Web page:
Suppose City Council passed a law saying you can’t close your business unless you give the city two weeks notice?
Well, they did.
It was 1982, and the manufacturing base of big cities was collapsing and jobs were leaving Philadelphia at an alarming rate.
A coalition of union and community activists convinced Council to enact the nation’s first plant closing law. Mayor Bill Green vetoed it and called Council “the worst legislative body in the free world.”
Thus rebuked, Council promptly overrode Green’s veto. The idea behind the law was to force big employers to give workers, unions, and city officials some notice before shutting down, so some effort could be mounted to reverse the decision.
The law was largely ignored, and had no discernible effect.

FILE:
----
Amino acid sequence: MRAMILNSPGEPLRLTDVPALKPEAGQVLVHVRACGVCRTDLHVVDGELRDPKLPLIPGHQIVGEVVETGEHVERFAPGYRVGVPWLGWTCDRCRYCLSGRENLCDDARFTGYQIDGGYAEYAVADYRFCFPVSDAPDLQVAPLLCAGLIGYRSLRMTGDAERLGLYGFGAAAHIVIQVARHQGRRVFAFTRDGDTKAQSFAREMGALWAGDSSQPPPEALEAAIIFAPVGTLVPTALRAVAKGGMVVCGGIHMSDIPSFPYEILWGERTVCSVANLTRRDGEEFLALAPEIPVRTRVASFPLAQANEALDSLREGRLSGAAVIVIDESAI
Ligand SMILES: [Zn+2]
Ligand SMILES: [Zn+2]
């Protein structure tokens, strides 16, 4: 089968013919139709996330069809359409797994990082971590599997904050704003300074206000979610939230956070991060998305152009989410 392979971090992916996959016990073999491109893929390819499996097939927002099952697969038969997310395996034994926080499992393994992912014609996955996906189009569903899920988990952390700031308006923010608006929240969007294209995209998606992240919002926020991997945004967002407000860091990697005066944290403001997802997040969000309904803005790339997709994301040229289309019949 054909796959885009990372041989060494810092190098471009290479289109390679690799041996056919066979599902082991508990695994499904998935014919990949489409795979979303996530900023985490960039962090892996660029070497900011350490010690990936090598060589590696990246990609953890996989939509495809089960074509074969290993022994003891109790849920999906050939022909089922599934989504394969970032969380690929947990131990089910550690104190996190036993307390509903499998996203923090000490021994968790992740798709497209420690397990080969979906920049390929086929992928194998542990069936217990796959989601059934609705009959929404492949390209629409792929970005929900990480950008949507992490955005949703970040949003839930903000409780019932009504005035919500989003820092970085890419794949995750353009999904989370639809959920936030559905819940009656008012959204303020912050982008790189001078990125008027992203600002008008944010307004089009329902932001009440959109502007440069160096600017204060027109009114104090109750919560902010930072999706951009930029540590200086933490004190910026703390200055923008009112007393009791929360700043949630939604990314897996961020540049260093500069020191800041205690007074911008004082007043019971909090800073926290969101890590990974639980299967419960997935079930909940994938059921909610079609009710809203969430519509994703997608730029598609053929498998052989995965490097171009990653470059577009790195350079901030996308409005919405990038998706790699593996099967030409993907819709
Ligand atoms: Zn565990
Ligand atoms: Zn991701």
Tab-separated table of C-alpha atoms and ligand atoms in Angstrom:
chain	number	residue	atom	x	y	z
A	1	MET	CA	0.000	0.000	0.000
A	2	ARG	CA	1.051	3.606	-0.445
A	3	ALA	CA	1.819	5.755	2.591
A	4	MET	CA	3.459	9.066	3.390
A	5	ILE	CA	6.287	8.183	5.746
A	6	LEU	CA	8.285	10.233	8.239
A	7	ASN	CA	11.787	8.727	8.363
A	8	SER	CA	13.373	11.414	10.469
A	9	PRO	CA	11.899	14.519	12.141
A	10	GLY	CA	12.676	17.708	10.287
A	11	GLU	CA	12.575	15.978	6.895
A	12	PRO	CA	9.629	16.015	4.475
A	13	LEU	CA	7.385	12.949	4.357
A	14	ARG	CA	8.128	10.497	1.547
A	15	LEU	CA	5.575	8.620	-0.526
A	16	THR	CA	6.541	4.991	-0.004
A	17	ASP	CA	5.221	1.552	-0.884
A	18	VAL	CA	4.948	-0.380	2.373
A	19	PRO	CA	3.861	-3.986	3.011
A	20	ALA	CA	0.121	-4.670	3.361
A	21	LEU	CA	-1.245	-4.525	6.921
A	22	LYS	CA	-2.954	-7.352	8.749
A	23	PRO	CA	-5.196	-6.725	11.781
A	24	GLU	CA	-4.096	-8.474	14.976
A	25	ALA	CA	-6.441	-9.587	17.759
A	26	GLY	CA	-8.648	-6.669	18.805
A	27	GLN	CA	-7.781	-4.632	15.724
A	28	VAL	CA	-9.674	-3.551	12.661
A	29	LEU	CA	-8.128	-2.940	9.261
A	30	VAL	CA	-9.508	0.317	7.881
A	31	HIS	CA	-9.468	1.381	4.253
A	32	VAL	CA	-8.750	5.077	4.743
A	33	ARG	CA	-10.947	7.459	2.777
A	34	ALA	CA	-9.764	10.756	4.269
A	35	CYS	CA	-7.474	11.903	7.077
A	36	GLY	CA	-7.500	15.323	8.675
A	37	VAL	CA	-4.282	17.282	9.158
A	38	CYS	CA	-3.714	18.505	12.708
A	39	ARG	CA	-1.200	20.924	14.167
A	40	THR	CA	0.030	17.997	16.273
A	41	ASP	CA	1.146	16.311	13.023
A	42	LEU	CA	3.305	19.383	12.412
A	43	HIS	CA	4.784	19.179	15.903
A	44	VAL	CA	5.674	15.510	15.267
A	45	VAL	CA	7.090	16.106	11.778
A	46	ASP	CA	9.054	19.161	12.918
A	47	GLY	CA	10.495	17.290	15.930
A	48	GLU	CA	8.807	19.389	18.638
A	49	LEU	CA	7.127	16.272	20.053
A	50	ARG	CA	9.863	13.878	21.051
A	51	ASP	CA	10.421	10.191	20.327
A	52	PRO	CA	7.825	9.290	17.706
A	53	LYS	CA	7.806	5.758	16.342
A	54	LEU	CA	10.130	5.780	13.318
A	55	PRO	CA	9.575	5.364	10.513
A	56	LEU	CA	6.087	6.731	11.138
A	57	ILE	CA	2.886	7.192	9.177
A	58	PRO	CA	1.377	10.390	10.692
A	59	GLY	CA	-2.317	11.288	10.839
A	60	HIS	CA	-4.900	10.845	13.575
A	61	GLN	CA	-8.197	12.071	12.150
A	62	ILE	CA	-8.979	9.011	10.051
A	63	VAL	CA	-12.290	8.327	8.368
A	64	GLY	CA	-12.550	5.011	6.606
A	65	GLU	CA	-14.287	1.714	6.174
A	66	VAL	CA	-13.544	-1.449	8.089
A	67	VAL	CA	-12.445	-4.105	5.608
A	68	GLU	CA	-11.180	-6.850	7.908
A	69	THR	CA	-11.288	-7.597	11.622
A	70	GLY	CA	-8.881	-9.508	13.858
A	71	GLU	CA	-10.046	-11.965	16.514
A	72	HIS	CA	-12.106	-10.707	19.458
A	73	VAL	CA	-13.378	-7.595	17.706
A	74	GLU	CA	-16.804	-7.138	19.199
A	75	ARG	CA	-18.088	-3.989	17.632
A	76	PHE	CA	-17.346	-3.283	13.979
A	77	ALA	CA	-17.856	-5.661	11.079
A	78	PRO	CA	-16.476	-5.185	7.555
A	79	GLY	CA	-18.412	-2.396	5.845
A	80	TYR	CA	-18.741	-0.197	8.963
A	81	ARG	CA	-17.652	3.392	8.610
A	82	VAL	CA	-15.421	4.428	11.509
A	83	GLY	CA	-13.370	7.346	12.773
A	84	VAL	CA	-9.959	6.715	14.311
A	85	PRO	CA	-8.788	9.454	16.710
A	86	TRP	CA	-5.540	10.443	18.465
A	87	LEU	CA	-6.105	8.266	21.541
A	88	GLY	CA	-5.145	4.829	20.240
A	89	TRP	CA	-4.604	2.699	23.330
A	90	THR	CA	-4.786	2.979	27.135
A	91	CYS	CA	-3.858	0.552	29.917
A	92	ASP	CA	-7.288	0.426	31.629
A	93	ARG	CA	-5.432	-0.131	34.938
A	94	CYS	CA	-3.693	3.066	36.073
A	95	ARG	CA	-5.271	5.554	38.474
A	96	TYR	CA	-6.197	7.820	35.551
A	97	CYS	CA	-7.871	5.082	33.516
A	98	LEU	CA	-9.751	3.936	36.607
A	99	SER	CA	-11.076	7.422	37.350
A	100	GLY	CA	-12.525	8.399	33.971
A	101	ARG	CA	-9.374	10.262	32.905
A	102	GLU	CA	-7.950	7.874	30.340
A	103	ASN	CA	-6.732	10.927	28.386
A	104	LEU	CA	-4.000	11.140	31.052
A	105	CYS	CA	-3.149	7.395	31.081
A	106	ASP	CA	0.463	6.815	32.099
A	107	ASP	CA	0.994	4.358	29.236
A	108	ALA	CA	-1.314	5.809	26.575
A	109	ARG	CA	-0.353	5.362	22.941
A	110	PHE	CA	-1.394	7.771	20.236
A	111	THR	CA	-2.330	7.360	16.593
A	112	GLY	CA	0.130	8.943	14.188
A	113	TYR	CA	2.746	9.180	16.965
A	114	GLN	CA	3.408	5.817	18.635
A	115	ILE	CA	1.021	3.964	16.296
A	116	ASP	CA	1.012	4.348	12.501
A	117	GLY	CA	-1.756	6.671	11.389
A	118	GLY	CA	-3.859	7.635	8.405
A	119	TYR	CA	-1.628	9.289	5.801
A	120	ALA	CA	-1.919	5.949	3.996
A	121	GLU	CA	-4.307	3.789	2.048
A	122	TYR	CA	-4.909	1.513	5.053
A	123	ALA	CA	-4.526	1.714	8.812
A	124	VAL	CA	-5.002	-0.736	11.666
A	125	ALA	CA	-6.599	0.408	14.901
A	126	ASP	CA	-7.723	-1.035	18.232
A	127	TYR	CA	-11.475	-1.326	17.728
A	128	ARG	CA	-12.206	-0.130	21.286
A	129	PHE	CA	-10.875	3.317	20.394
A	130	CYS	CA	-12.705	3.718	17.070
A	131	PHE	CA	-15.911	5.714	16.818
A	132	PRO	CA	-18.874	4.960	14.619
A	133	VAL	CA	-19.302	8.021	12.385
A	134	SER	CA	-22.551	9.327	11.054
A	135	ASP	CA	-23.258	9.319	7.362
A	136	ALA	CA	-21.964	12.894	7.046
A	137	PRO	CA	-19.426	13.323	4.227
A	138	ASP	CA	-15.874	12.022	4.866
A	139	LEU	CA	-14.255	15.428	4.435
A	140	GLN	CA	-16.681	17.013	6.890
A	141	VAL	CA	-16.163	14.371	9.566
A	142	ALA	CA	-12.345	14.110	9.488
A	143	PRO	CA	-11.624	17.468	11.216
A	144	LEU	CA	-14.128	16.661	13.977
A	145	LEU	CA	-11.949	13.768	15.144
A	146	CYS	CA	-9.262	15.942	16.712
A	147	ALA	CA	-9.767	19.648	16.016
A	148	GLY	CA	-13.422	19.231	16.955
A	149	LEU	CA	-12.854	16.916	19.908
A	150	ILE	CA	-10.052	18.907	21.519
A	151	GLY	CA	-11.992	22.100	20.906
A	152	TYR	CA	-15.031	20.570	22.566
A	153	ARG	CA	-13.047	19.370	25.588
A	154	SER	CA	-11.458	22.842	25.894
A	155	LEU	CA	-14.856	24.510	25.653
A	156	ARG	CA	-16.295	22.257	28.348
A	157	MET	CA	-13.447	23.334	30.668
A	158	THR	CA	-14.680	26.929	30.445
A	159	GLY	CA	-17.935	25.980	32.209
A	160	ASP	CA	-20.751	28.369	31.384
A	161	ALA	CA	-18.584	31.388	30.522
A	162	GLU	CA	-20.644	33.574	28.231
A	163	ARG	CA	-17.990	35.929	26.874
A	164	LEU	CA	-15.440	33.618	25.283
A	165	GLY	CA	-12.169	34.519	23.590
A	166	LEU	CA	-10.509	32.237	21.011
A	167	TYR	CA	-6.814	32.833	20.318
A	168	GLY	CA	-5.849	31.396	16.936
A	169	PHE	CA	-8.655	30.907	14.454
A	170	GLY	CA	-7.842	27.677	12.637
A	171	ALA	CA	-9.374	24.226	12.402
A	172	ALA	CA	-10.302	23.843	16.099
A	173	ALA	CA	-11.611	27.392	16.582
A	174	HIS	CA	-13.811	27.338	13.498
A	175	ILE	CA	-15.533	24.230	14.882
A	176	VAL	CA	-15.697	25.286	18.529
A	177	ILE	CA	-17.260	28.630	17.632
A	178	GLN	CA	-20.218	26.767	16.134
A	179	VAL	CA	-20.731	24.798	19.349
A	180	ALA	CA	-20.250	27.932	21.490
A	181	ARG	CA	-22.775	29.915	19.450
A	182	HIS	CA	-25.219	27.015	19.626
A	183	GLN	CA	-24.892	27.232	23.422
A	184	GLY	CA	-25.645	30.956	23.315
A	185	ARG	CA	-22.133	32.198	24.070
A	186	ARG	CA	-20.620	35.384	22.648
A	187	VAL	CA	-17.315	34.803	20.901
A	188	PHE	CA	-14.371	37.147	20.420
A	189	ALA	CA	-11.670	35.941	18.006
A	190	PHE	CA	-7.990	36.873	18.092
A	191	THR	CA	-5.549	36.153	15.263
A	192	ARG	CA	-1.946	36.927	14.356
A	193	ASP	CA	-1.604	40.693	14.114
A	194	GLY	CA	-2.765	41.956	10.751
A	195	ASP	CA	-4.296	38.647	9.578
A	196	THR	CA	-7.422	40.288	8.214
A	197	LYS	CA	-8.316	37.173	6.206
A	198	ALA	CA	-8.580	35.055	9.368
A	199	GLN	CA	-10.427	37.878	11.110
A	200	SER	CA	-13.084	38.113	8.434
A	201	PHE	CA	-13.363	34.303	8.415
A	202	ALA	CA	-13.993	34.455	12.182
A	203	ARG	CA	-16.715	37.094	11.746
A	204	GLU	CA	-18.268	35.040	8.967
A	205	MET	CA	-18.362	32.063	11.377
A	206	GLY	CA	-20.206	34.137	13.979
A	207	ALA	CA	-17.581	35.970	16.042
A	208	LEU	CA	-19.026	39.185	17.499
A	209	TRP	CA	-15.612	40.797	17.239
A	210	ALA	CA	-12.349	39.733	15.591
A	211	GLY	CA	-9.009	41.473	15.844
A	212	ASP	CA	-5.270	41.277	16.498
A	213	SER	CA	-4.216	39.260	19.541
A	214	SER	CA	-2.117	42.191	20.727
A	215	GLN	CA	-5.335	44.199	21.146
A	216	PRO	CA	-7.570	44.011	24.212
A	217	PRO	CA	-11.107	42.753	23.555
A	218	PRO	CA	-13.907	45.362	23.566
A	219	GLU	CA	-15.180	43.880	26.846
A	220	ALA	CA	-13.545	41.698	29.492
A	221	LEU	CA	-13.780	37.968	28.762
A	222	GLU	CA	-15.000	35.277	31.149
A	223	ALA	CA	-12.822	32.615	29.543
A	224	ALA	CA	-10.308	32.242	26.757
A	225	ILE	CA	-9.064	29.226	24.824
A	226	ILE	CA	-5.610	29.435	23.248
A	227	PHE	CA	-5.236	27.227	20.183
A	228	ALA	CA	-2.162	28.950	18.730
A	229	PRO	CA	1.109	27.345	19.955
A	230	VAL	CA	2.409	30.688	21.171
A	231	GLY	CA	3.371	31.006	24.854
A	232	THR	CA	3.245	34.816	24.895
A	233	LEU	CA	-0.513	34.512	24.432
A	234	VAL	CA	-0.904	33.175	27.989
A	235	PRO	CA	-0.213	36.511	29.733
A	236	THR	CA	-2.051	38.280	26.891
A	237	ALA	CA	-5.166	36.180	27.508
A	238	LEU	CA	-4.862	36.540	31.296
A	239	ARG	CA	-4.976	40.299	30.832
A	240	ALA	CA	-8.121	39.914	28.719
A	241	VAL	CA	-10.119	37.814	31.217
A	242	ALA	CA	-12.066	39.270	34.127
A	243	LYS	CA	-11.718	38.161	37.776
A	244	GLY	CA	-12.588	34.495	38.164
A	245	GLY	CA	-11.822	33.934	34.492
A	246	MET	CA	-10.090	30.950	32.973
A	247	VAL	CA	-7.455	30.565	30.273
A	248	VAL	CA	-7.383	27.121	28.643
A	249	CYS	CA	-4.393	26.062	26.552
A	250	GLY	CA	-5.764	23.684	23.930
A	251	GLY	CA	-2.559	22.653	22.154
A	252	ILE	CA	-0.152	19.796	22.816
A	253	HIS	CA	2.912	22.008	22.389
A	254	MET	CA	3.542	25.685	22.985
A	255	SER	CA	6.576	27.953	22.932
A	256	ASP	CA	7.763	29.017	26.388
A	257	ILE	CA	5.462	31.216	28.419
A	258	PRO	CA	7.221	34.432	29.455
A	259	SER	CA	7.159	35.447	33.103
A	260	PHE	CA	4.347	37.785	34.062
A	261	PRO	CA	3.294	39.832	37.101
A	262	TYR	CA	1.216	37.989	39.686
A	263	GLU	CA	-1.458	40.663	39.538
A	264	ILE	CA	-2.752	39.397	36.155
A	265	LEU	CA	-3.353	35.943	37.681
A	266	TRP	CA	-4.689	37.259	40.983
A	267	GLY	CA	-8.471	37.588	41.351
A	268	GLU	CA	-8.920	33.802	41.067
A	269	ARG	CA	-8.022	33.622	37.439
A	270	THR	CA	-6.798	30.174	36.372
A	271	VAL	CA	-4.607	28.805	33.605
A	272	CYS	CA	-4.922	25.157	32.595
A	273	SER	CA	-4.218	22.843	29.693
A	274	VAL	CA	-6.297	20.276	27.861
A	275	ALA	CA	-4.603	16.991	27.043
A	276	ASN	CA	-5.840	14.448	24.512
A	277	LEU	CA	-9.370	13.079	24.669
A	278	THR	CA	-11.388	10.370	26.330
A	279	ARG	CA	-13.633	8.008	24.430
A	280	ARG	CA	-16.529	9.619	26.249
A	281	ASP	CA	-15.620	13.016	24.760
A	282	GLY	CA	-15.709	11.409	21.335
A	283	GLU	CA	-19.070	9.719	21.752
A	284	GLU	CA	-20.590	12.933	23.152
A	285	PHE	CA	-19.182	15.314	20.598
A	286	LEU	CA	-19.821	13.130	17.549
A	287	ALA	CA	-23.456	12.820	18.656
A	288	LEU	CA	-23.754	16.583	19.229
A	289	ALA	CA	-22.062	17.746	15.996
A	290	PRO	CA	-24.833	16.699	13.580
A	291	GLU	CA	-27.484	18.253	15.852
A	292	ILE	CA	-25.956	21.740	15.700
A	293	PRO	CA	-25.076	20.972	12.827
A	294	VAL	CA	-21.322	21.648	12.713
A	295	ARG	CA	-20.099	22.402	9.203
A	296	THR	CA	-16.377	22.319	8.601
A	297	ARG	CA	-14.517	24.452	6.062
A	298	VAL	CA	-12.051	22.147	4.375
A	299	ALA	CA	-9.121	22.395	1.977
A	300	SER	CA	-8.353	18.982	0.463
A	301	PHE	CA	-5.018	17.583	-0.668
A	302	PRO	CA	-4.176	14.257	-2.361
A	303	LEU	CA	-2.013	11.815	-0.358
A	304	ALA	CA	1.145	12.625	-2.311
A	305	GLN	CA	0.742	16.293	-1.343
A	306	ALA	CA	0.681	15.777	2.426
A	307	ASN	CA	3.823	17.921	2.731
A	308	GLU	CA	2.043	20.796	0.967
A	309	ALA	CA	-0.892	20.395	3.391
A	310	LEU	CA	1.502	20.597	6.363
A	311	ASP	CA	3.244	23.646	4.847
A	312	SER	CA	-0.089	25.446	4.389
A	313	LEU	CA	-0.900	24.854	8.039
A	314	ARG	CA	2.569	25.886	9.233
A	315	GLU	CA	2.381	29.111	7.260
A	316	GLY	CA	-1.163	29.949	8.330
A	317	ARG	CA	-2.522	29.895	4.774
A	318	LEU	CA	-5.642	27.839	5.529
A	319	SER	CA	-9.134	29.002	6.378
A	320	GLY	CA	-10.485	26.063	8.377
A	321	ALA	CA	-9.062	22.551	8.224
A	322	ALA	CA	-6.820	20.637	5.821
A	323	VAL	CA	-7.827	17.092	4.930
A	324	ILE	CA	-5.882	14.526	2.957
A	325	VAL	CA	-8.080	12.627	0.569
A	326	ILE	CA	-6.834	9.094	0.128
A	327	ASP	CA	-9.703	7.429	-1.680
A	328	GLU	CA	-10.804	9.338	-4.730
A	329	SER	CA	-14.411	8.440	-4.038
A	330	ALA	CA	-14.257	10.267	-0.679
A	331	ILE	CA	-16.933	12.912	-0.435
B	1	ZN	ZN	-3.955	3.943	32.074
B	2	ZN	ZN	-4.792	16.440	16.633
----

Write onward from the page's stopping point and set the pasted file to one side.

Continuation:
I recall that now as Council votes on another bill sponsored by Councilman Wilson Goode aimed at making businesses treat people better.
This one would require any business leasing space from a development that’s received city assistance to pay its workers at least 150 percent of minimum wage.
Goode says it’s only fair that if you benefit from city assistance you pay your help a living wage, and he notes some other cities have such laws.
Fair points, but I’d be uneasy about adding to the disincentives that already exist for locating businesses here.
At a minimum, Council should take a closer look than it did at the only public hearing on the measure two weeks ago. It lasted a total of 25 minutes.